Flexibility Reality Check

Like in any other field, when writing a nonfiction book that you’ll want someone to publish, a track record counts! So, be proactive and create one.

scope of writing project
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Understanding of Scope

One of the hardest parts of writing a nonfiction book is right-sizing it – meaning defining the scope of the book broadly enough without making it so broad that the topic can’t effectively be covered in a reasonable number of pages.

Over time, right-sizing becomes easier to do. In the meantime, here is an exercise that should help. Choose a broad topic of interest and then narrow it down six times; because my first book focused on boomerangs, I’ll include how I might have followed this process on that subject:

  1. Write down a one-word description of your topic: boomerangs
  2. Narrow down the scope: boomerangs as a sport
  3. Narrow down the scope: boomerang athletes
  4. Narrow down the scope: top boomerang athletes
  5. Narrow down the scope: top boomerang athletes in the United States
  6. Narrow down the scope: top boomerang athlete in the United States
  7. Narrow down the scope: bio of Chet Snouffer
Yep, that’s Chet Snouffer.

Usually, when you get to level 7, you will have a topic that could become a book chapter. It’s the right size. A book will then be a collection of related topics of approximately that same size and scope that all fit within your predetermined slant/theme on the overall subject. It’s common to need about 10 to 20 of these chapter-sized topics, although this varies widely.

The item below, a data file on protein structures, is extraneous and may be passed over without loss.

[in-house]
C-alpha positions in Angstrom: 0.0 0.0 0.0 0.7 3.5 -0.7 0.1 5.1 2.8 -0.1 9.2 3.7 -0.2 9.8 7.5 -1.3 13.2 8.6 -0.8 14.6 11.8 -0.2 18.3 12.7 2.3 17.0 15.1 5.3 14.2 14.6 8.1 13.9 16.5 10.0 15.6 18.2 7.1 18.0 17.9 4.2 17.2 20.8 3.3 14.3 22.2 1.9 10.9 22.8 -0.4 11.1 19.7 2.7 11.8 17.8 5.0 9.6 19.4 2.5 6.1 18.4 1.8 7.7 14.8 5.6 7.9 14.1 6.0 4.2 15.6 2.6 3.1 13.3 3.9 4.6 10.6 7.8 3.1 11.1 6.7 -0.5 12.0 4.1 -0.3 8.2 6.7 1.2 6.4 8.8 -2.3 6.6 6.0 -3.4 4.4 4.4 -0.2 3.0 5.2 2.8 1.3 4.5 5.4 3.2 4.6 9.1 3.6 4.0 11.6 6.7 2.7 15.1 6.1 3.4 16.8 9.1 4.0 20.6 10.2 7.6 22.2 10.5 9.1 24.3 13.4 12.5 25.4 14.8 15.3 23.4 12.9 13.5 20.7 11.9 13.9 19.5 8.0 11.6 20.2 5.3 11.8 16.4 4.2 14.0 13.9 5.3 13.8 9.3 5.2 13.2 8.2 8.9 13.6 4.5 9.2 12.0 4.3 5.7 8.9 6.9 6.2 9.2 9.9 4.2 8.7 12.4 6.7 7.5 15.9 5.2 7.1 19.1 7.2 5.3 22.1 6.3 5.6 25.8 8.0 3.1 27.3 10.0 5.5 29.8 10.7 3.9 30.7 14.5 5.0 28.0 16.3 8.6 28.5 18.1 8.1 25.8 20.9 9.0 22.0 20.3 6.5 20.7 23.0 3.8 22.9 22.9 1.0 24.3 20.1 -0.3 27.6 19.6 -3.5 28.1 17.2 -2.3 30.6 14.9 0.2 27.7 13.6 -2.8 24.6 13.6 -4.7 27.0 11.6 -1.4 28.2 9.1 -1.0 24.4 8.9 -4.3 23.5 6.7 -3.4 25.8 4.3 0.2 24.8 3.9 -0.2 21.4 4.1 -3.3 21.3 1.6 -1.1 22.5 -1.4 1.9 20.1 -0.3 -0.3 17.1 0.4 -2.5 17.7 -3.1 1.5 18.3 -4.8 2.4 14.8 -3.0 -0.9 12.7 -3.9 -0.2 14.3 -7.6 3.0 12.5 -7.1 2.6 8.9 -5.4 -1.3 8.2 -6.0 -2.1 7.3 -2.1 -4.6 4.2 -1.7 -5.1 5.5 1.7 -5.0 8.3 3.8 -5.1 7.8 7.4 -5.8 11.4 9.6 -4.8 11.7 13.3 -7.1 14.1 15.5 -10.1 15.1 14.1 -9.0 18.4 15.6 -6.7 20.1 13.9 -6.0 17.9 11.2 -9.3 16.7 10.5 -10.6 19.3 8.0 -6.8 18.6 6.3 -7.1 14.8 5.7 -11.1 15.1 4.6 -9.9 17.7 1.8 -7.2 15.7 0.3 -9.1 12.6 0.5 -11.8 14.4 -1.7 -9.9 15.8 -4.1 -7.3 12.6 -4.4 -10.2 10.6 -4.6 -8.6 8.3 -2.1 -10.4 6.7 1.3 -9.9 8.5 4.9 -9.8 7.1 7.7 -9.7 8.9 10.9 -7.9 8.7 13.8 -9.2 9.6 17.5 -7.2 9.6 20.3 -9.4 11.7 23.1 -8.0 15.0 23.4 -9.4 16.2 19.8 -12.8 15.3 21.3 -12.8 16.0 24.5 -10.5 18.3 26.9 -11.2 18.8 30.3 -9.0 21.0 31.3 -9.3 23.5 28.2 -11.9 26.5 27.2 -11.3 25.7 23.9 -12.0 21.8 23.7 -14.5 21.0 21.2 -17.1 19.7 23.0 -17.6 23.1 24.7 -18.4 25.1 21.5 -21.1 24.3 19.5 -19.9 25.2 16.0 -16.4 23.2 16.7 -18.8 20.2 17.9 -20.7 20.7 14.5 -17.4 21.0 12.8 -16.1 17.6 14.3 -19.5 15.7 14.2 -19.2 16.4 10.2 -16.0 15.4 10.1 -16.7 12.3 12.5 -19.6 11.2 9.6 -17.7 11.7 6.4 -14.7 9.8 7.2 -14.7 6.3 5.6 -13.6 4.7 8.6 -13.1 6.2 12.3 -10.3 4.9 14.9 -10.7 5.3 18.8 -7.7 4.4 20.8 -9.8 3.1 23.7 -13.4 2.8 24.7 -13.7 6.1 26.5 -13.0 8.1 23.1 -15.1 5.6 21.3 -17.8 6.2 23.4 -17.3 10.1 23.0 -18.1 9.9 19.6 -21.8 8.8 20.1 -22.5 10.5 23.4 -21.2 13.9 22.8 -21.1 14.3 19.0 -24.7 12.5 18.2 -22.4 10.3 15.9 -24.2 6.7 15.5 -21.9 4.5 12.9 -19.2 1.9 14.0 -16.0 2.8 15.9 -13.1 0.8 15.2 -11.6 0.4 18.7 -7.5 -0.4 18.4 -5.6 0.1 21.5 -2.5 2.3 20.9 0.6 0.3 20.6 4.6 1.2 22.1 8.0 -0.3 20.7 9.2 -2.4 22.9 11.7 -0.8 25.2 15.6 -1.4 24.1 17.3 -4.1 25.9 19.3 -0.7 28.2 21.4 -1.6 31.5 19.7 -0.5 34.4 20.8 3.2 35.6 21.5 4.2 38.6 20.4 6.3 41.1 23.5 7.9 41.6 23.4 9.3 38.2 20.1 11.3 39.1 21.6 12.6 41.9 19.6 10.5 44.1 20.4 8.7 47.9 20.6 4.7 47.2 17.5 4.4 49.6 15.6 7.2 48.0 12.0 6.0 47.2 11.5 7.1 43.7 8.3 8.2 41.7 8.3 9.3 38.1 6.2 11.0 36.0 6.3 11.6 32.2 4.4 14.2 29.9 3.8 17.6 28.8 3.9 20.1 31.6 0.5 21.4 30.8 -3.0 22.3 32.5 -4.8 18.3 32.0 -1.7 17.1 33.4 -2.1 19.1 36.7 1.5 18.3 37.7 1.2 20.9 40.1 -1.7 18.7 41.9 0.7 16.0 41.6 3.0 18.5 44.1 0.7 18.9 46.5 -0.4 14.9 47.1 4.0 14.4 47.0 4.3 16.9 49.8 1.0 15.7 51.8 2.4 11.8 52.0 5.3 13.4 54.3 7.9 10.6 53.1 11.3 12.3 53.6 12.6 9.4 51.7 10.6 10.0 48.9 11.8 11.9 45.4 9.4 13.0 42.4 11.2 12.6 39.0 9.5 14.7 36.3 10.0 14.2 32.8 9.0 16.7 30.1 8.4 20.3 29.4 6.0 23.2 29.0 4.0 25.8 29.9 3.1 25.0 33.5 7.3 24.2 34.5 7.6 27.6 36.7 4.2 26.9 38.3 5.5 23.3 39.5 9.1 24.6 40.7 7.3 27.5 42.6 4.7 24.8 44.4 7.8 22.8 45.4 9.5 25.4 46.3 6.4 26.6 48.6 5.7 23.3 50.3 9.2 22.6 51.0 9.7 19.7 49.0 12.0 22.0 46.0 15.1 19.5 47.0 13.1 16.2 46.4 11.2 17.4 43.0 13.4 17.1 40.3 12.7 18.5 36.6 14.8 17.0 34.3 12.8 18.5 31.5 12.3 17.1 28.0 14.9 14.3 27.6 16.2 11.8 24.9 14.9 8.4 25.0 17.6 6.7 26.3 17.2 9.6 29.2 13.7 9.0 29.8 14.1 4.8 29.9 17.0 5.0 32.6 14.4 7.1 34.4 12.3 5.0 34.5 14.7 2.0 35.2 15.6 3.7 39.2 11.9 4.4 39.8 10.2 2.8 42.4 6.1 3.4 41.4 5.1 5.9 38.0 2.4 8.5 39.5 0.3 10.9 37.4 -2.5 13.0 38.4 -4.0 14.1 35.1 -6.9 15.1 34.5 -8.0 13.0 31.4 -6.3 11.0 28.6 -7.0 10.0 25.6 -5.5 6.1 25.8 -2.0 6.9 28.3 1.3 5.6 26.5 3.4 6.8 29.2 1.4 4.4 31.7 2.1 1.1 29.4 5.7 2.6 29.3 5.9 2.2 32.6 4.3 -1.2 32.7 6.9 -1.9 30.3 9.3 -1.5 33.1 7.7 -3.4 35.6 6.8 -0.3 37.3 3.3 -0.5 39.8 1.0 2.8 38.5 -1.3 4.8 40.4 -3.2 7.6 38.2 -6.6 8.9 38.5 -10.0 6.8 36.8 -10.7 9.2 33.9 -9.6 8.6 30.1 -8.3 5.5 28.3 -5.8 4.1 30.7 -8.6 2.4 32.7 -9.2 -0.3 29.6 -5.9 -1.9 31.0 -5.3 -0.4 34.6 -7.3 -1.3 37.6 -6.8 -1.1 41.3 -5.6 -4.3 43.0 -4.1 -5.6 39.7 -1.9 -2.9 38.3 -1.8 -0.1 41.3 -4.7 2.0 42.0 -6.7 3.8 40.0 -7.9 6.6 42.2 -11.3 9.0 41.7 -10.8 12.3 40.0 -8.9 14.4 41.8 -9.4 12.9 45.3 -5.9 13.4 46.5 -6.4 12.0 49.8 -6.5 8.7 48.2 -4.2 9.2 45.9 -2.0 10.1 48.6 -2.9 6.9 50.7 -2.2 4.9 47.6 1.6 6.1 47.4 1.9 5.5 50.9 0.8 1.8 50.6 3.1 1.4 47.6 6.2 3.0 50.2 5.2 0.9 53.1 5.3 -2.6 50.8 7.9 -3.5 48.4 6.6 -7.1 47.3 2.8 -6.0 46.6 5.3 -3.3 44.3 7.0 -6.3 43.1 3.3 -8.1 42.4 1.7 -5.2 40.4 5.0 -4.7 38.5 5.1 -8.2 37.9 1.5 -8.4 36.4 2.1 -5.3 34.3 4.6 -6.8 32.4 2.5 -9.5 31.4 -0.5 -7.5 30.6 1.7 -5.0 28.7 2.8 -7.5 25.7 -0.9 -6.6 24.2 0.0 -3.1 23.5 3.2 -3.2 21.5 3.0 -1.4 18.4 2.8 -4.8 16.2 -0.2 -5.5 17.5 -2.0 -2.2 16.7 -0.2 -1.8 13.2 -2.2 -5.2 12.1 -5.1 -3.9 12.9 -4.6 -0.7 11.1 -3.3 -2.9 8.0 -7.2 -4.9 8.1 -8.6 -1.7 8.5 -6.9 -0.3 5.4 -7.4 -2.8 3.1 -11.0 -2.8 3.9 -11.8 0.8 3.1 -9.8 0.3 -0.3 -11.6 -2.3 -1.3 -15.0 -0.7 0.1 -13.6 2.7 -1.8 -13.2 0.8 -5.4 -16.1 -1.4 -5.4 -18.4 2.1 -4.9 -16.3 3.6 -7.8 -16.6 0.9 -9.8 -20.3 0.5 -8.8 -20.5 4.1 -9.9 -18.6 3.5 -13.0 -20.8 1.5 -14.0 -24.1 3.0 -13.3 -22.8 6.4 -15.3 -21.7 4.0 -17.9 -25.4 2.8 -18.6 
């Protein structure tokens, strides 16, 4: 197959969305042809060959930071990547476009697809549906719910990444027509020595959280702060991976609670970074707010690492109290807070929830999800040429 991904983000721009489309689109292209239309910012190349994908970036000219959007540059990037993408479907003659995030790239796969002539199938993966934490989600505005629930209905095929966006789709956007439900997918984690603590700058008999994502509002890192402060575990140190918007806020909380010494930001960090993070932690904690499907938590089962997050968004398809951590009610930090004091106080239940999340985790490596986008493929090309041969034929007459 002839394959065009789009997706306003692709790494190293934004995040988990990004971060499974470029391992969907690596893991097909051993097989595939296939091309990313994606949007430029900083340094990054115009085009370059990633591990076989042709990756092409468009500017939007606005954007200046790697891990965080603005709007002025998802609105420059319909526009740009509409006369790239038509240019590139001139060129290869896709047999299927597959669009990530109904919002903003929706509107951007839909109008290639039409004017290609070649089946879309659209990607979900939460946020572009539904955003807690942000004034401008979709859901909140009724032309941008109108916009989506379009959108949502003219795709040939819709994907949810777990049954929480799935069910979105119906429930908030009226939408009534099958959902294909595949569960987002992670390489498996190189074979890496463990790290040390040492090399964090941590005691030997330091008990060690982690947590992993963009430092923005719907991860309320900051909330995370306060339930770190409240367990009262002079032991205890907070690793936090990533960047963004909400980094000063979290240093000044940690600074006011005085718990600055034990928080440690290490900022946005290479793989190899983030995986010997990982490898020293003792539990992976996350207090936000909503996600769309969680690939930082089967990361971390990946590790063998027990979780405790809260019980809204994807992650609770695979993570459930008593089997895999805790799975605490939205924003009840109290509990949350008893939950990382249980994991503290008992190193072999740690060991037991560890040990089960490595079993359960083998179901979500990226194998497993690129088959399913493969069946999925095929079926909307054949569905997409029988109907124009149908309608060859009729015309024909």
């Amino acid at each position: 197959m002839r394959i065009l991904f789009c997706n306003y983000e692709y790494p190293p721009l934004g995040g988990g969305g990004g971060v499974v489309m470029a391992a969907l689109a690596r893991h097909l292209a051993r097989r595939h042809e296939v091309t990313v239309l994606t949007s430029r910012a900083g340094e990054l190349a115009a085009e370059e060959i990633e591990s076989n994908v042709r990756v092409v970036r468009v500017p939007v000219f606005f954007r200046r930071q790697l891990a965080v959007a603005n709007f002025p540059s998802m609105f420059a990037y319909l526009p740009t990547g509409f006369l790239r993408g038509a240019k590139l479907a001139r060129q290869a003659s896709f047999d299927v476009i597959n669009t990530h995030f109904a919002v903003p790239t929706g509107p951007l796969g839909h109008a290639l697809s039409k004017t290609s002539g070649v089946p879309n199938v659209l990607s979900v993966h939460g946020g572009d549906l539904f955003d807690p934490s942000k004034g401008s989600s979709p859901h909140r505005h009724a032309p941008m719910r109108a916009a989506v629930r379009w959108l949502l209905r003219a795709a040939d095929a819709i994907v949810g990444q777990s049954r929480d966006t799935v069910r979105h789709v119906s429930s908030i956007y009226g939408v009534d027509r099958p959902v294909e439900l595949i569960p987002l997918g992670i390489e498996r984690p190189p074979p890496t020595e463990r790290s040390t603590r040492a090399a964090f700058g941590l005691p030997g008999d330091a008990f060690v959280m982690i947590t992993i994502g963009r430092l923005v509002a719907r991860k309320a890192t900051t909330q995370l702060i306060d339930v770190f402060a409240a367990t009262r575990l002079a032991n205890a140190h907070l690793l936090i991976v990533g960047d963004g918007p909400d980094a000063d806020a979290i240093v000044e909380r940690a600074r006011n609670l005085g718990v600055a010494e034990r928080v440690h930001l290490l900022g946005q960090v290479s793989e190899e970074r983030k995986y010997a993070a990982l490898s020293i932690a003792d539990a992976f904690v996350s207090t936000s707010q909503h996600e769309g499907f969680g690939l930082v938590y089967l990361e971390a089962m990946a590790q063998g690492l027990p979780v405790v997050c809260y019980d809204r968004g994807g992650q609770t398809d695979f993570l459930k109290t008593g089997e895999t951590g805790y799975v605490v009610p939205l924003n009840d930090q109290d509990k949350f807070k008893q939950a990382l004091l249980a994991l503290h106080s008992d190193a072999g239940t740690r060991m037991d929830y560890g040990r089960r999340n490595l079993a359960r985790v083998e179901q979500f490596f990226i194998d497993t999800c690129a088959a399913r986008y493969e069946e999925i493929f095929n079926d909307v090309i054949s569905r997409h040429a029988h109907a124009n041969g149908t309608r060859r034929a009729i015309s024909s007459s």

Scope Reality Check

It may take a while to right-size a book idea and manuscript. (This goes back to trait #3: be persistent!)

revising your writing
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Willingness to Revise

When first writing a nonfiction book, it will be in draft form. You’ll then need to take a look at it in multiple ways and revise as necessary:

  1. In the big picture, does the book flow well? Are your chapters in logical order? What needs fixed at a high level?